Council: (n) a body of persons specially designated to act in an advisory or legislative capacity
Sarah was voted to be a member of the council. She felt honored, even though it was a rather quick process. She was nominated, seconded and voted in before she had much of a chance to either object or assent.
On the way home from the meeting, she asked herself, “I wonder why they wanted me on the council?”
Sarah had to admit that she was sometimes guilty of over-thinking, but found that to be more virtuous than underthinking, or worse, being thoughtless.
Sarah decided there were only three possibilities why she was selected to be on the council:
- No one else really wanted to do it and they thought she might agree to be the pigeon.
- She would go to the council meetings, not make waves, not embarrass anybody from the hometown and just vote with the blowing of the wind.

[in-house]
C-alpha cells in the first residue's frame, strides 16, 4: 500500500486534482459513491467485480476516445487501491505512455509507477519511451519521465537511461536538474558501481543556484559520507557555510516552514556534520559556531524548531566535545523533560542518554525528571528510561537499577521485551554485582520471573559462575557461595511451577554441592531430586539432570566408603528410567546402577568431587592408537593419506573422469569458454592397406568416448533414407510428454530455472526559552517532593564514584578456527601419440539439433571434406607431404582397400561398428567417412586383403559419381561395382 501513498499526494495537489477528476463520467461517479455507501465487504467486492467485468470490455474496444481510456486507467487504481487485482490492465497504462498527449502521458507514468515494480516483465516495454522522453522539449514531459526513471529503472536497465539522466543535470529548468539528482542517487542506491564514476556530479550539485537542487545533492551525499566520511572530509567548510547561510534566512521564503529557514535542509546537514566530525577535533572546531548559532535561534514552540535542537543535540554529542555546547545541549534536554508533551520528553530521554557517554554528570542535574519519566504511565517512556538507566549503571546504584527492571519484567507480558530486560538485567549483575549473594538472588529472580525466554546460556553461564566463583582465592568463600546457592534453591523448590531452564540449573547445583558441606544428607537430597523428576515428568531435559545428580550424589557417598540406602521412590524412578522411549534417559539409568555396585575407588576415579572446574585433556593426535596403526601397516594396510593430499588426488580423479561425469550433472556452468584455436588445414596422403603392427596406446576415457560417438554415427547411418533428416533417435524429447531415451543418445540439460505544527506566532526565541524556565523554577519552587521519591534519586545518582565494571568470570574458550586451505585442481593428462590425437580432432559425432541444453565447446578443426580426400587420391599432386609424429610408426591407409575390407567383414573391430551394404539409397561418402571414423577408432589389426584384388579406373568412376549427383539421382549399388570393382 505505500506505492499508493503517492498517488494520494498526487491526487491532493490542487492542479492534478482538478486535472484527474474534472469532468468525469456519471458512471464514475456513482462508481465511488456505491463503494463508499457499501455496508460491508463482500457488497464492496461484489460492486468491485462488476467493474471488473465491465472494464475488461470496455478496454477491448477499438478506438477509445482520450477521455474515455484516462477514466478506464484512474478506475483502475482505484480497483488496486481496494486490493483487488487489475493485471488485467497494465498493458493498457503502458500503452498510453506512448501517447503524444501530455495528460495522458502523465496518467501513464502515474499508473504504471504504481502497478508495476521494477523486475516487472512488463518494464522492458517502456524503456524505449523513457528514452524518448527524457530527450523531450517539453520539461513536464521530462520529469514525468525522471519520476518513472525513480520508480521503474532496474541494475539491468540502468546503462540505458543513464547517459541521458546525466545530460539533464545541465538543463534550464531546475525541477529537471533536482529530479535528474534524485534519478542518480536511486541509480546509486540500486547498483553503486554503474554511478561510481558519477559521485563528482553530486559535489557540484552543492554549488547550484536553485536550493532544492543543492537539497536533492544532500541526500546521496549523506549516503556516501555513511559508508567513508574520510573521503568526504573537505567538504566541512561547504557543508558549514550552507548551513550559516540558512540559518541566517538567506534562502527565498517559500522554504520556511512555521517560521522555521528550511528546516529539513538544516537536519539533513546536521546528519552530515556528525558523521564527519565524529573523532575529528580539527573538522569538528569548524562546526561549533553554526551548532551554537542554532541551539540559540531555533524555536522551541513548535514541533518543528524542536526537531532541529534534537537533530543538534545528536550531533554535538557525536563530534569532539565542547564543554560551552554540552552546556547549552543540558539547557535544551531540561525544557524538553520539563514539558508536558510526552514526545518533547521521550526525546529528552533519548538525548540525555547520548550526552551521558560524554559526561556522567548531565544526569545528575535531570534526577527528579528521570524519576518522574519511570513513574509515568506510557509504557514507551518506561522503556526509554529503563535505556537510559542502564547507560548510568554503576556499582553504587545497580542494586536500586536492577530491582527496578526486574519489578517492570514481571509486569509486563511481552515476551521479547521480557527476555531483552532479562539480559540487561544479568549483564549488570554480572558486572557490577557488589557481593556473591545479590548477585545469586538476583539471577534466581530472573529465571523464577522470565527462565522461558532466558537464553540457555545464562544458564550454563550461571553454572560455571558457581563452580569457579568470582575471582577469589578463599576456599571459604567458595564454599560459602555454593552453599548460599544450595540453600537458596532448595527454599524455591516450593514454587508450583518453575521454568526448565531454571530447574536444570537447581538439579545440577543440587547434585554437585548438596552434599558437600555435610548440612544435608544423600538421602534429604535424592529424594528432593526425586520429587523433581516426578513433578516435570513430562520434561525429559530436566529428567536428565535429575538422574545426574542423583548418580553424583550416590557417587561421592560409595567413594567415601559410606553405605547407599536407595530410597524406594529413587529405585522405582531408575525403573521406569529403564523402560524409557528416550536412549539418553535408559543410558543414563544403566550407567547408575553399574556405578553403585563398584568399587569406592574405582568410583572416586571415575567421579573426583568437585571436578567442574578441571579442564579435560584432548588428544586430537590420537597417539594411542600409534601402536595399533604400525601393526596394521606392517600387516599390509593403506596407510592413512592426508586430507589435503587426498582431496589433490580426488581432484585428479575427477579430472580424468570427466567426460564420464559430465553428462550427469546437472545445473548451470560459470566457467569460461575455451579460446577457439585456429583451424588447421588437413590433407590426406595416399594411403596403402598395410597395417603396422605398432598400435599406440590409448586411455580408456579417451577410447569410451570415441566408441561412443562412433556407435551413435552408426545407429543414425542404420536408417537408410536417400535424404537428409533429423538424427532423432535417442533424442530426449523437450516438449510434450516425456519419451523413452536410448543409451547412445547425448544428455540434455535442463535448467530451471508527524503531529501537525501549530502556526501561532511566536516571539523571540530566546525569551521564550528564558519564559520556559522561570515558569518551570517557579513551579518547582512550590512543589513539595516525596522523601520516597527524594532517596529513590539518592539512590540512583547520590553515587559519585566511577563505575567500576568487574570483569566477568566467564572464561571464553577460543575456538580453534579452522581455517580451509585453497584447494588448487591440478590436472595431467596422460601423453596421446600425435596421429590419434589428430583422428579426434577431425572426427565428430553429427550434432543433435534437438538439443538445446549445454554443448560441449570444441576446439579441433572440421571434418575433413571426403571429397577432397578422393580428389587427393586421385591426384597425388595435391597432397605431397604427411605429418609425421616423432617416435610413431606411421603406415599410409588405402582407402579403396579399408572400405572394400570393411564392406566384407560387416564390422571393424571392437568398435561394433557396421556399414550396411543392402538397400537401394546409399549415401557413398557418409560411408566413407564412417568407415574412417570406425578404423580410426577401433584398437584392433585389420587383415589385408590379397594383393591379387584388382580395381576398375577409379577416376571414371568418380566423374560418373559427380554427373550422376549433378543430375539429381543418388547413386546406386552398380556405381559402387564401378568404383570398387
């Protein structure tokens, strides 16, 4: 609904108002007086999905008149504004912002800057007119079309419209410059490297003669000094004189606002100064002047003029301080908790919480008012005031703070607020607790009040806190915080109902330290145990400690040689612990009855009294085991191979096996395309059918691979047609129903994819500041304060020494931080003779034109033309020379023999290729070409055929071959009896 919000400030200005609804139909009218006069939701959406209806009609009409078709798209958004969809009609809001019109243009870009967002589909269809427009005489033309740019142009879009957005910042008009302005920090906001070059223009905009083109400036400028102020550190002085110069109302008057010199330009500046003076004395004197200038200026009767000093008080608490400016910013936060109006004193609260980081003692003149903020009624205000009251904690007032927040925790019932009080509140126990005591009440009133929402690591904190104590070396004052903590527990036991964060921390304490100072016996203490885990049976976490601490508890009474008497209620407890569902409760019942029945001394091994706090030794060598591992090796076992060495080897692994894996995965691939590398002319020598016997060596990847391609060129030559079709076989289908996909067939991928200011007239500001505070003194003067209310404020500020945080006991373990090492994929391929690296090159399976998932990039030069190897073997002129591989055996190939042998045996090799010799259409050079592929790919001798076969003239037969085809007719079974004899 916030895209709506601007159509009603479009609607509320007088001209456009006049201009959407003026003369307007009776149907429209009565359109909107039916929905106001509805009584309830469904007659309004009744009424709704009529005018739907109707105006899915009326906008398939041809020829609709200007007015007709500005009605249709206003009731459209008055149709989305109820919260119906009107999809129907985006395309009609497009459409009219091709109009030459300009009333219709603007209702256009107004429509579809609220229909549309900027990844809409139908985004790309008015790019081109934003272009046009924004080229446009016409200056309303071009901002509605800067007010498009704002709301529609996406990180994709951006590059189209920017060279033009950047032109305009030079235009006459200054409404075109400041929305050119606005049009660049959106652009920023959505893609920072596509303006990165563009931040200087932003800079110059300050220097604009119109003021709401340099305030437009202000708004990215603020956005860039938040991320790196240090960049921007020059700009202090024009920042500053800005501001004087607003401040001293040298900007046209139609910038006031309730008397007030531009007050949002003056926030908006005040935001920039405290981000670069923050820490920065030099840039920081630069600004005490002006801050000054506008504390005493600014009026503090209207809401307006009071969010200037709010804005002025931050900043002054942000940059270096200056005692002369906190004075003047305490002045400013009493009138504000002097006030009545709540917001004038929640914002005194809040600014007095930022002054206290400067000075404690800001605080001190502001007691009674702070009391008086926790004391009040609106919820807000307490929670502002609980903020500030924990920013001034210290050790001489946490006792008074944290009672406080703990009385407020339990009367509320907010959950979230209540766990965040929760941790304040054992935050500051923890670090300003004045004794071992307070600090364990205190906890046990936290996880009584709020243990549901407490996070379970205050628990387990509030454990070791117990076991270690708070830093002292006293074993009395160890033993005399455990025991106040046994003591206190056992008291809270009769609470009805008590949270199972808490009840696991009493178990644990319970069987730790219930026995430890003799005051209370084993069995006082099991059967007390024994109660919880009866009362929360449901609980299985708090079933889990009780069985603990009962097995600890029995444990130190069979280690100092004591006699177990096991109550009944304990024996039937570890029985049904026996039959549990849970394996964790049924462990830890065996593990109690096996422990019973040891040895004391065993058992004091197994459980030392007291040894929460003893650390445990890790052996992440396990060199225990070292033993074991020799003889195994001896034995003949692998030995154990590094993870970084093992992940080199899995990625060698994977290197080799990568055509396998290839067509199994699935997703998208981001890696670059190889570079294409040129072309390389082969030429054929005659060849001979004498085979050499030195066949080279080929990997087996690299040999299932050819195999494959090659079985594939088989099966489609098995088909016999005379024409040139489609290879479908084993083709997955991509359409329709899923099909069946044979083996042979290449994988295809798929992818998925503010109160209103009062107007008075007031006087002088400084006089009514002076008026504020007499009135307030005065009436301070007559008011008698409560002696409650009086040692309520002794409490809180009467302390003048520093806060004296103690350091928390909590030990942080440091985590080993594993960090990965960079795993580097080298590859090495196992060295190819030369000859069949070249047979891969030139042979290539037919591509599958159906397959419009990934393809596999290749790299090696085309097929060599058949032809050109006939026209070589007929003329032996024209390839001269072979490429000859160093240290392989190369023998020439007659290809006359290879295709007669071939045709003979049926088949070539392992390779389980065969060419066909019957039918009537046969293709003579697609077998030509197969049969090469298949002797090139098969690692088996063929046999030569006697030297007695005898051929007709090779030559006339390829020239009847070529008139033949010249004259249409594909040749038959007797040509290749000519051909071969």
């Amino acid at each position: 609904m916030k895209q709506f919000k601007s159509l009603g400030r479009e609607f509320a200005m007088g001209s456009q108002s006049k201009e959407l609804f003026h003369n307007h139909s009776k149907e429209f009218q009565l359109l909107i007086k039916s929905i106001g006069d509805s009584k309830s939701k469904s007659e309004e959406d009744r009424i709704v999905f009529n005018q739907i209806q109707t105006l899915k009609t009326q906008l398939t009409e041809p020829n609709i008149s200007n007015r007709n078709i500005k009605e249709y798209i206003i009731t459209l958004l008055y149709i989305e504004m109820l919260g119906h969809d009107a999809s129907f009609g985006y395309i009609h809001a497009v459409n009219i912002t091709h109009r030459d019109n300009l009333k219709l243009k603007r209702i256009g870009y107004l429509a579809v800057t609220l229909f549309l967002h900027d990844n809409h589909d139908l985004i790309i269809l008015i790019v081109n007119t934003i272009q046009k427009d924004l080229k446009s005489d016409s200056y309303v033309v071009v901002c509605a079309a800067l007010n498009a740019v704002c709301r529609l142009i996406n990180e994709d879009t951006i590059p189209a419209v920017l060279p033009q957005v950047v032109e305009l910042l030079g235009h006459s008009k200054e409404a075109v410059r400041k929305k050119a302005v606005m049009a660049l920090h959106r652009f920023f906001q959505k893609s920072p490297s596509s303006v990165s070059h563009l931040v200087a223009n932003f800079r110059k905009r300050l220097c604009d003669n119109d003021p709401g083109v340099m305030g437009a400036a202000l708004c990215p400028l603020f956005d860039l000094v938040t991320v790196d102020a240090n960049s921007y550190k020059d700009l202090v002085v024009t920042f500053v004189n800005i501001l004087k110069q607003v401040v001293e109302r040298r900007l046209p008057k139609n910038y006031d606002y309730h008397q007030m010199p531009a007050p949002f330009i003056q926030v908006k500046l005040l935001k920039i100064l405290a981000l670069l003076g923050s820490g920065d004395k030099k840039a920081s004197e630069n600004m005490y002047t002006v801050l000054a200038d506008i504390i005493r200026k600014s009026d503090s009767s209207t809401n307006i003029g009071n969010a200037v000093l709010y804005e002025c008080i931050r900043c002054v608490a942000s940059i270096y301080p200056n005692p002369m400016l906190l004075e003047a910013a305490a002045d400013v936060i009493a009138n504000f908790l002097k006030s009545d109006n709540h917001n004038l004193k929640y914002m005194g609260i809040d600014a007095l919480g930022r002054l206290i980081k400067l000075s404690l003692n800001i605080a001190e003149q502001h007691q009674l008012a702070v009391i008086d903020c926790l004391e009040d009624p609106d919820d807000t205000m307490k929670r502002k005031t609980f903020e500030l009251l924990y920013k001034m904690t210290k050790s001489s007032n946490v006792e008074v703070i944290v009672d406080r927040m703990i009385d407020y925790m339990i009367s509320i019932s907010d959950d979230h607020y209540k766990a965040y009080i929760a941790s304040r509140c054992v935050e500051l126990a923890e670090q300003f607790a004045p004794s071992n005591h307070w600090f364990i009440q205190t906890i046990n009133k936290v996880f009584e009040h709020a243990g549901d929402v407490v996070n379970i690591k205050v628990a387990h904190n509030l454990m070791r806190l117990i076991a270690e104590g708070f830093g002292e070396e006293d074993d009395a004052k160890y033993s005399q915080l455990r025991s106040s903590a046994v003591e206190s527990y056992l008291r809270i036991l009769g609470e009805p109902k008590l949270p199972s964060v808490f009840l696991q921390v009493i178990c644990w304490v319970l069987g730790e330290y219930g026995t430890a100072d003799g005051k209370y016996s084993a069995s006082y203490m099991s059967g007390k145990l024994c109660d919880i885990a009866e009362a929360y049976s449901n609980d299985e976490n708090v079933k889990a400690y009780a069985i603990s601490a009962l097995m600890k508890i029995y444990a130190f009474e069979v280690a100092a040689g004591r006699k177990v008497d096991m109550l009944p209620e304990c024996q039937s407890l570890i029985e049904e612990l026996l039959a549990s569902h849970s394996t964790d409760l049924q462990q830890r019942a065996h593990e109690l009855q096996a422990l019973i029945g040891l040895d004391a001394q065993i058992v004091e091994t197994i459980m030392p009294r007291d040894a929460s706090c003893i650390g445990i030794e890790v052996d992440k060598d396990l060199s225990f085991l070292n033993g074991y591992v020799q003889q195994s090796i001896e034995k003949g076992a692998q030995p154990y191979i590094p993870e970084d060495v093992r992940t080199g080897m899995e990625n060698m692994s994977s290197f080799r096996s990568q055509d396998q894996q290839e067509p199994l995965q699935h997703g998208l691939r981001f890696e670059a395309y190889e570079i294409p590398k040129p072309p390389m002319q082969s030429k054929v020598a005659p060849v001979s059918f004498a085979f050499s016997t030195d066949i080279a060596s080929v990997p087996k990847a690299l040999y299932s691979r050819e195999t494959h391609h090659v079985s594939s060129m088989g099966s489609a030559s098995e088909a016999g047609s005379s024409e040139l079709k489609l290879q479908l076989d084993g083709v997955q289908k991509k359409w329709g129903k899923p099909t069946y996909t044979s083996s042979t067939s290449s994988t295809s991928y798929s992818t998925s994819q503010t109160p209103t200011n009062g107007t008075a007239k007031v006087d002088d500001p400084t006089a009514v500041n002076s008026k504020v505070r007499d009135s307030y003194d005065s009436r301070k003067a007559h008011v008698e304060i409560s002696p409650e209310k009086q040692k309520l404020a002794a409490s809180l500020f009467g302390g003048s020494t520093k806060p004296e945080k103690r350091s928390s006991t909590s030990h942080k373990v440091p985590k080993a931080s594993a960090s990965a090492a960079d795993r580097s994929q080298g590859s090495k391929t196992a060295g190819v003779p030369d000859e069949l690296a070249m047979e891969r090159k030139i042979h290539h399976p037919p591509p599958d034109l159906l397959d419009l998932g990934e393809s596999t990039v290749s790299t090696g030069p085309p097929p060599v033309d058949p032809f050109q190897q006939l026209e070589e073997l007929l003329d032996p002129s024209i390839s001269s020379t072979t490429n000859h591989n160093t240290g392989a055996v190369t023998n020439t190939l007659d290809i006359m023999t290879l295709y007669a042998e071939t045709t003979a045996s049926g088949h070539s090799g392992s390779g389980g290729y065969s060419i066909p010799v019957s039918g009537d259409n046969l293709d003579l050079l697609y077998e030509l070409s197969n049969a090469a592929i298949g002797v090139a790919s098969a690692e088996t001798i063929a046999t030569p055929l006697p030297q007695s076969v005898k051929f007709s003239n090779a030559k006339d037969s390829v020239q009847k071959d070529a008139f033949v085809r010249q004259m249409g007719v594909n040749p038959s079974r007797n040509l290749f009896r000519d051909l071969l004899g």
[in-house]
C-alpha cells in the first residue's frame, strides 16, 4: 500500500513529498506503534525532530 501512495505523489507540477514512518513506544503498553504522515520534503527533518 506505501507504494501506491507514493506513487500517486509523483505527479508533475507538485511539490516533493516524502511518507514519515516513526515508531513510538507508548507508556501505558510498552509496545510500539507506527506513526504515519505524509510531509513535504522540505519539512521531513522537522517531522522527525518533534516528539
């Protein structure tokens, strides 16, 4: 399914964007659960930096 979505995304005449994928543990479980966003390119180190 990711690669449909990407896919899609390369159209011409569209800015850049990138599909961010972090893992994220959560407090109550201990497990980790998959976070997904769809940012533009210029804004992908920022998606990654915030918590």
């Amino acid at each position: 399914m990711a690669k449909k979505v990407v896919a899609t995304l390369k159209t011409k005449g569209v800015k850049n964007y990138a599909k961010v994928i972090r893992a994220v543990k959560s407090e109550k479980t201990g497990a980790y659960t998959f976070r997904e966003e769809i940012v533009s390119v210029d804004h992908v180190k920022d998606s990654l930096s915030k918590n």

- Or they might have thought that Sarah was an aggressive go-getter who would represent their causes and sentiments well, and argue, if necessary, to see change.
As Sarah drove home, she giggled. She realized that’s why very little gets done in business, religion or politics. The people who are voted onto councils, gathered for a congress or placed in the boardroom either were not quick enough to escape, so timid that it was assumed they wouldn’t mess with anything, or hot-heads that the community at large wanted to chase away—so they sent them in a new direction.
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